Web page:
Dave is correct - you are converting working code to LINQ just for the sake of it.
If you still want to use LINQ here, you will need to change your code to:
IQueryable<T> query = (includes ?? Enumerable.Empty<Func<IQueryable<T>, IQueryable<T>>>()).Aggregate(_dbContext.Set<T>().AsQueryable(), (current, include) => include(current));
Breaking that down:
Your original code indicates that
. If it is, calling the
extension method on it will throw an
. You need to provide a default value instead. Based on the usage, I have assumed the variable is a list of functions which take an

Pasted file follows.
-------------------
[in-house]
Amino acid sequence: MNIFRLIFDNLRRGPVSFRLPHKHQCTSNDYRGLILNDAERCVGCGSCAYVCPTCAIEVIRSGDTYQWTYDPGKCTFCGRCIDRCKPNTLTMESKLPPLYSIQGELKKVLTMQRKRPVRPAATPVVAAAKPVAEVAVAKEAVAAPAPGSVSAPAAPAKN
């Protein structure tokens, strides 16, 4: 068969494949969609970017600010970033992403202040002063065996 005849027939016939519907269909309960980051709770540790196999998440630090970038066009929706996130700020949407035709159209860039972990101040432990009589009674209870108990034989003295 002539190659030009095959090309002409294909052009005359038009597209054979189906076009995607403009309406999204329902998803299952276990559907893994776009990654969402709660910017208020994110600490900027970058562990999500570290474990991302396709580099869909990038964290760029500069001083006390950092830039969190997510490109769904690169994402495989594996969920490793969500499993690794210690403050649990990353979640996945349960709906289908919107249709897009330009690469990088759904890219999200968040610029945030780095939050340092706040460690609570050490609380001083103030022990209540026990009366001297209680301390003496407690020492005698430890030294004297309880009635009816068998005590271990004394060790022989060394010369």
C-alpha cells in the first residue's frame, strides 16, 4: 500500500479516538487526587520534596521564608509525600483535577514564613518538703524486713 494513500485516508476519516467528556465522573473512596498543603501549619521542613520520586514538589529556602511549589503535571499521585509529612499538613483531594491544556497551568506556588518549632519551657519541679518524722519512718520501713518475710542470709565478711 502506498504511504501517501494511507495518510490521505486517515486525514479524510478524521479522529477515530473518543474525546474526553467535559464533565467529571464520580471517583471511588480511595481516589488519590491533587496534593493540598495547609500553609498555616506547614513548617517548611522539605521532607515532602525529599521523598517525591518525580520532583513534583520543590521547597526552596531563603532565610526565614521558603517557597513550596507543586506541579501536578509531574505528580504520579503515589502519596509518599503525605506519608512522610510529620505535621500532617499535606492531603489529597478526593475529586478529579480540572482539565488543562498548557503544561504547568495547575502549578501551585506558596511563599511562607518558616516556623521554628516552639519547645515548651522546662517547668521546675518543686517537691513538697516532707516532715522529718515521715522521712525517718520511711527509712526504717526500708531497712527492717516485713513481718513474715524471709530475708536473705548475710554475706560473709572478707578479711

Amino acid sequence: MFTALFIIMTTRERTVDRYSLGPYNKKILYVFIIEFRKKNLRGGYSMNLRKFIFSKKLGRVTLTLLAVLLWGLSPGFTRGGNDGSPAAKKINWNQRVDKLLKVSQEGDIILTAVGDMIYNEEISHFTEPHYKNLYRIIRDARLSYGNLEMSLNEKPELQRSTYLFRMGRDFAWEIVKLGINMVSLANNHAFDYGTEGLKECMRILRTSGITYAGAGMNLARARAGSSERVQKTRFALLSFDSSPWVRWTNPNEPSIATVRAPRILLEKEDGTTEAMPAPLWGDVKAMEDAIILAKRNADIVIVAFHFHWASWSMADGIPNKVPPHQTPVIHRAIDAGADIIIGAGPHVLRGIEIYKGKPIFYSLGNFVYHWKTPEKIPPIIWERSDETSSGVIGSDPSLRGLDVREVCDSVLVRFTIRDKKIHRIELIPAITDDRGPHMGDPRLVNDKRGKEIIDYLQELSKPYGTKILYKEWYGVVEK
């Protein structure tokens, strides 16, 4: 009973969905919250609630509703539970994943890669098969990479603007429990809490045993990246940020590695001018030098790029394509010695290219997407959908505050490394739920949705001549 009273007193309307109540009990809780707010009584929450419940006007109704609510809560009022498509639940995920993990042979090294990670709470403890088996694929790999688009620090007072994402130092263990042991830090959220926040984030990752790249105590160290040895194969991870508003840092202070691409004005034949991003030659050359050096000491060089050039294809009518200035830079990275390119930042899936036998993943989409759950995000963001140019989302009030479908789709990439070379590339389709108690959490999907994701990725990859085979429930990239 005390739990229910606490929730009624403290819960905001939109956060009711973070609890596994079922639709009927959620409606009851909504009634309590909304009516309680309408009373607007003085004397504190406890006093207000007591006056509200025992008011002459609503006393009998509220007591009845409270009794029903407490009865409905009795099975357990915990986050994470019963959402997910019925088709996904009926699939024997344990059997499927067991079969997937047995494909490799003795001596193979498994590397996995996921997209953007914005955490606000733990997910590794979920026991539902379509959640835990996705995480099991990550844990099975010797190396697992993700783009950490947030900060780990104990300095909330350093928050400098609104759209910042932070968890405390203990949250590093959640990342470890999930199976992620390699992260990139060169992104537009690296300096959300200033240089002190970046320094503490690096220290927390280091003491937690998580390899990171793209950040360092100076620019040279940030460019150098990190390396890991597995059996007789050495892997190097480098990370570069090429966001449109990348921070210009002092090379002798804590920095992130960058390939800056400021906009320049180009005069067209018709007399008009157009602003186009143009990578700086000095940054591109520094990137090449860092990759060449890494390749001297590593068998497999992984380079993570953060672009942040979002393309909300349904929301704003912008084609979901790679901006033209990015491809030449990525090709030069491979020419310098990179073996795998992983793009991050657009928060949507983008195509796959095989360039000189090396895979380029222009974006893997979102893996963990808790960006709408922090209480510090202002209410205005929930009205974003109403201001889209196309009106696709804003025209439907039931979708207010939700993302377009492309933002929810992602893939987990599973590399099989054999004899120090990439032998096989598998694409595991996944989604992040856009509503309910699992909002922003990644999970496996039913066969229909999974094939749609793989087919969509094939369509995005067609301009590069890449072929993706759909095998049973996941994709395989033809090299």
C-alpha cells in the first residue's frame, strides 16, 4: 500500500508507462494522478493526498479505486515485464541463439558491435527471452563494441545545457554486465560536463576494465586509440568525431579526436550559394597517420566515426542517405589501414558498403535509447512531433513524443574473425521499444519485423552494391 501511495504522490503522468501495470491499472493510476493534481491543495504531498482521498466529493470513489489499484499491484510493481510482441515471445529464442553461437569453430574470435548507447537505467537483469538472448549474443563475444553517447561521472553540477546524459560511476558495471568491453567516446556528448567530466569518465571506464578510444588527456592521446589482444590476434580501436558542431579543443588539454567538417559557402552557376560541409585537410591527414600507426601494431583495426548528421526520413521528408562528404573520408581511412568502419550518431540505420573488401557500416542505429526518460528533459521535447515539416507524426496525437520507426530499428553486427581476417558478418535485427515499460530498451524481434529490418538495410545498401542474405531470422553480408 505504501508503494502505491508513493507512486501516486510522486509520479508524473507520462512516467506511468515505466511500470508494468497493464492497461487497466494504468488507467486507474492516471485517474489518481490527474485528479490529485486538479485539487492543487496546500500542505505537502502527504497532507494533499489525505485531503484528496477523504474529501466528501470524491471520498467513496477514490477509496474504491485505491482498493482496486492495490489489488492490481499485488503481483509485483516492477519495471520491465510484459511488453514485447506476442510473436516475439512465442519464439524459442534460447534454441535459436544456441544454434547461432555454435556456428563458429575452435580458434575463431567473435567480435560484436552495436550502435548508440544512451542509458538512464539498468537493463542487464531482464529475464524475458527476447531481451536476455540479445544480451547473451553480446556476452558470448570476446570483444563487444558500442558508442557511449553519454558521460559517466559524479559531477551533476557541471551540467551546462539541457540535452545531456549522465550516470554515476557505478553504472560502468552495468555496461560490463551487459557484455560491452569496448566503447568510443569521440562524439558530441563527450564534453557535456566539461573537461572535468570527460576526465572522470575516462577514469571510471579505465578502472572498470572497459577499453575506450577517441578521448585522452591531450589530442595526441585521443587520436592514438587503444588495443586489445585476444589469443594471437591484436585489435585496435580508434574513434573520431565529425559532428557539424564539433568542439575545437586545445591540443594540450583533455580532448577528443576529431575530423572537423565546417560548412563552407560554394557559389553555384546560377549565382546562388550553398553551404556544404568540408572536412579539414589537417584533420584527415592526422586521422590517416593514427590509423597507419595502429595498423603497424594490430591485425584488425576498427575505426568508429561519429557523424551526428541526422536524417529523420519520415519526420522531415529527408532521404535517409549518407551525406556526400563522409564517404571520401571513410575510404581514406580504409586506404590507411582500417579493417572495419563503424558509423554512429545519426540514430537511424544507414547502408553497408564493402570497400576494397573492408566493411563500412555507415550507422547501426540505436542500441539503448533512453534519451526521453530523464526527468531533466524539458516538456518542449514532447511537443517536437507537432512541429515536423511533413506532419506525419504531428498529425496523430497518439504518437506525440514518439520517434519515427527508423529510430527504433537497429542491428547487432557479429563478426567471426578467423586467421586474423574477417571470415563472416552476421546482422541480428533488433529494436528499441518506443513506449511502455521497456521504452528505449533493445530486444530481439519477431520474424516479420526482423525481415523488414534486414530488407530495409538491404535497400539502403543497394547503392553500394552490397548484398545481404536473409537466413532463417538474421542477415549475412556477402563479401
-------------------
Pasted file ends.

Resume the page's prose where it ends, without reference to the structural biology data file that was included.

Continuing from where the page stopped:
and return the updated
includes ?? Enumerable.Empty<Func<IQueryable<T>, IQueryable<T>>>()
The accumulator function needs to return the same type as the
argument. At the moment,
, whereas your accumulator function returns
to your seed argument to correct the type:
The second argument to the accumulator function will be your
object. Based on the code usage, this is a function which transforms an
instance. You are trying to pass this function to the
accumulator, rather than passing the accumulator to the function.
(current, include) => include(current)
As you can see, the resulting LINQ code is less readable, and considerably harder to debug. As Dave said, stick with your existing code instead.